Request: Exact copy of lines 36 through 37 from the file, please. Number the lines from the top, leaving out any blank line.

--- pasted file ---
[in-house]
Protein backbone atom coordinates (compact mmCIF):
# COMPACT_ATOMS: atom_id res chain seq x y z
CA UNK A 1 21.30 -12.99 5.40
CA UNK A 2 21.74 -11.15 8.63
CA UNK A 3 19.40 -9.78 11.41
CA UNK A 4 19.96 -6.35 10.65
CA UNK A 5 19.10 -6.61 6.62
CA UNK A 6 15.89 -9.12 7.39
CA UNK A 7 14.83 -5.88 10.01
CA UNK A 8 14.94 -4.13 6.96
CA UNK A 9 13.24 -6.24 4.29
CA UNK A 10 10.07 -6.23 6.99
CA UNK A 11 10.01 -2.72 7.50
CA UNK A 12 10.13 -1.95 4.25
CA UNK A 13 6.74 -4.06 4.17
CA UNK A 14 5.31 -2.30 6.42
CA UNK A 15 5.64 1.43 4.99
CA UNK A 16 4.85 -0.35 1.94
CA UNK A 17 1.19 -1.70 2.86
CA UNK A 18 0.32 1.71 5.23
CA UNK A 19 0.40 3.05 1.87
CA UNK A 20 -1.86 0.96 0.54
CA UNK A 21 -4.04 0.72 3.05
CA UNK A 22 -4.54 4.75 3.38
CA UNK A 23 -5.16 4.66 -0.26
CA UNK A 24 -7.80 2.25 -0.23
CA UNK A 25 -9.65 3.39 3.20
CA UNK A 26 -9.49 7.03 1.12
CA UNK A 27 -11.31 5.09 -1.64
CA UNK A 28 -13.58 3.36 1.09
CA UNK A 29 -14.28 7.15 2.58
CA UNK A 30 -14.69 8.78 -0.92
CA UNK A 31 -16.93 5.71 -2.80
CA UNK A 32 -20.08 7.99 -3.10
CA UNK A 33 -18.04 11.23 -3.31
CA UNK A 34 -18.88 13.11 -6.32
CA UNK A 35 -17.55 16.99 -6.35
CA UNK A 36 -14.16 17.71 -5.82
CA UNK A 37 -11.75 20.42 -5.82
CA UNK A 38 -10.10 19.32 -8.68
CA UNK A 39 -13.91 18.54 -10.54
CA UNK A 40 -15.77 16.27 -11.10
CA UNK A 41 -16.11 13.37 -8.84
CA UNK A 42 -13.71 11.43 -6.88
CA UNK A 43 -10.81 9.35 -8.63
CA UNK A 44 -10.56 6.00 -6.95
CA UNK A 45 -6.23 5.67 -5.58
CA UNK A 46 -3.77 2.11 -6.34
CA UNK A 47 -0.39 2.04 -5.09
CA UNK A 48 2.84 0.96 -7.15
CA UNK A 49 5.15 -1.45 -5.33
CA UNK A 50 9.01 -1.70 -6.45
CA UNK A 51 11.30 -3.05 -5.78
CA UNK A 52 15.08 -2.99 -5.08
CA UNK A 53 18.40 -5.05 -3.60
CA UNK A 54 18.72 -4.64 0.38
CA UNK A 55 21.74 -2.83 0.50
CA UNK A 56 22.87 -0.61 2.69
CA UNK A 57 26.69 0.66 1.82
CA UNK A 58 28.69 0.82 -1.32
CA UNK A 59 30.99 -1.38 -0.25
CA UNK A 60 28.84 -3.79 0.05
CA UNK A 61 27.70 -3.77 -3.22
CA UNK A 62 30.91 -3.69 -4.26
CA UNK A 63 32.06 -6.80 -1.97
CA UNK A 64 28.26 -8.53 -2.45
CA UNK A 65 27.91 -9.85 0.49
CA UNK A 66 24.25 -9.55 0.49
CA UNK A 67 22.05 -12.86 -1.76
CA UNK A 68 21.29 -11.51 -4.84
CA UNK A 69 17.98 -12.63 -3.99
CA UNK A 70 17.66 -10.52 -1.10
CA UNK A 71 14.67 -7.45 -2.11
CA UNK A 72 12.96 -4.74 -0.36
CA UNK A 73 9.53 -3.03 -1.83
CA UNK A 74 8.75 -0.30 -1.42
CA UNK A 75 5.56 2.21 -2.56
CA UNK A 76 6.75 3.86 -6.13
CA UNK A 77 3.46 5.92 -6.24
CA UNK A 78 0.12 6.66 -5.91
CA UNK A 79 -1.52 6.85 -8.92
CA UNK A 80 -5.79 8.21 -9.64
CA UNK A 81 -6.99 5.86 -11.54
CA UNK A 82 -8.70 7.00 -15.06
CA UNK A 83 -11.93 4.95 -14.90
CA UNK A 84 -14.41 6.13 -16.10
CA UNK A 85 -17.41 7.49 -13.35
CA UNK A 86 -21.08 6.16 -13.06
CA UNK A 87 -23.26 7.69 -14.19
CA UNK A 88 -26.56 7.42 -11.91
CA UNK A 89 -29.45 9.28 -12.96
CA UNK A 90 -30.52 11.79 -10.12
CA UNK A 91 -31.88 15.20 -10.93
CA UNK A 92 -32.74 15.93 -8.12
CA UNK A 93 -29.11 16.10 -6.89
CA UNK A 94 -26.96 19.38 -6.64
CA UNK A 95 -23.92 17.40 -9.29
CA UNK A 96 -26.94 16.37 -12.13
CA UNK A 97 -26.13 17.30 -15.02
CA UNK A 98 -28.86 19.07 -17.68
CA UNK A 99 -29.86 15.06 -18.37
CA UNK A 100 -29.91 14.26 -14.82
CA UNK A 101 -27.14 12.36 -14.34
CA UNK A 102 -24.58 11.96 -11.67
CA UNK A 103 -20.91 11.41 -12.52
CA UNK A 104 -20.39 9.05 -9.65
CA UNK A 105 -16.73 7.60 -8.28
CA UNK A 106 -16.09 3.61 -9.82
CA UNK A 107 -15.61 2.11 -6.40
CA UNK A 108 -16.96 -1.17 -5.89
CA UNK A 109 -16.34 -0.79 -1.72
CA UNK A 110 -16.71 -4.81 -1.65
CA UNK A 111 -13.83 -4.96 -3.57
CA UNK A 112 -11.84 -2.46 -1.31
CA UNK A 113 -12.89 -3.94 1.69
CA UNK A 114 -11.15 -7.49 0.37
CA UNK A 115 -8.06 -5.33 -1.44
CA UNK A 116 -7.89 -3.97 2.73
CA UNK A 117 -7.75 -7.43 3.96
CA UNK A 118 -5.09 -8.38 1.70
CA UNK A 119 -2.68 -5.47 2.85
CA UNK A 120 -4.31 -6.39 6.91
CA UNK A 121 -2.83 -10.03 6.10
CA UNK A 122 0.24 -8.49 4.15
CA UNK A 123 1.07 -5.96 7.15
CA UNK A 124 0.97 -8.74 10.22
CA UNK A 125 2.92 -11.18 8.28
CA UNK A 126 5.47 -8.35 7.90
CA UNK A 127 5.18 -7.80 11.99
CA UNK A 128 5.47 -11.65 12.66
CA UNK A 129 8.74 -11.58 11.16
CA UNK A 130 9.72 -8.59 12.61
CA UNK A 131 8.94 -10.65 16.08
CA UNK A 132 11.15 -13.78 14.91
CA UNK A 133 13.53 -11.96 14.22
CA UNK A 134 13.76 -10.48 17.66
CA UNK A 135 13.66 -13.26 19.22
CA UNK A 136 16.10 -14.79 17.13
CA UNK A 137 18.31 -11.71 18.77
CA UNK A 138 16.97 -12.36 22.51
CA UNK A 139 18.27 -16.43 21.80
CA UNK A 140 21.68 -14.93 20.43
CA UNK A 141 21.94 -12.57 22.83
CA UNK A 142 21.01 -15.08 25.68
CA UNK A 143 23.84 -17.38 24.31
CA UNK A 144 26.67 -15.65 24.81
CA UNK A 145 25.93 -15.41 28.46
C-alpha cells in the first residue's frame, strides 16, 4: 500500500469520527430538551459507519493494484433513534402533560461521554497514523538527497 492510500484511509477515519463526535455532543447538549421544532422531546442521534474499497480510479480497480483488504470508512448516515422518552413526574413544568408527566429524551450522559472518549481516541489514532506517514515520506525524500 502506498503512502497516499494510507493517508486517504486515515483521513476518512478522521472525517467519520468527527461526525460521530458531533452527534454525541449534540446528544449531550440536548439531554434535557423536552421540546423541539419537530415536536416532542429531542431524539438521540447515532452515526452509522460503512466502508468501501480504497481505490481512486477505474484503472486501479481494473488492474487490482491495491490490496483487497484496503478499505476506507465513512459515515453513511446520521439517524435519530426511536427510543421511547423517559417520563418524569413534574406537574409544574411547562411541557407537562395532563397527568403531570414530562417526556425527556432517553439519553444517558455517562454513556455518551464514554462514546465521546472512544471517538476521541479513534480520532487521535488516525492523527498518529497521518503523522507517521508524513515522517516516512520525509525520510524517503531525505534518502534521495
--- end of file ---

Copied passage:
CA UNK A 33 -18.04 11.23 -3.31
CA UNK A 34 -18.88 13.11 -6.32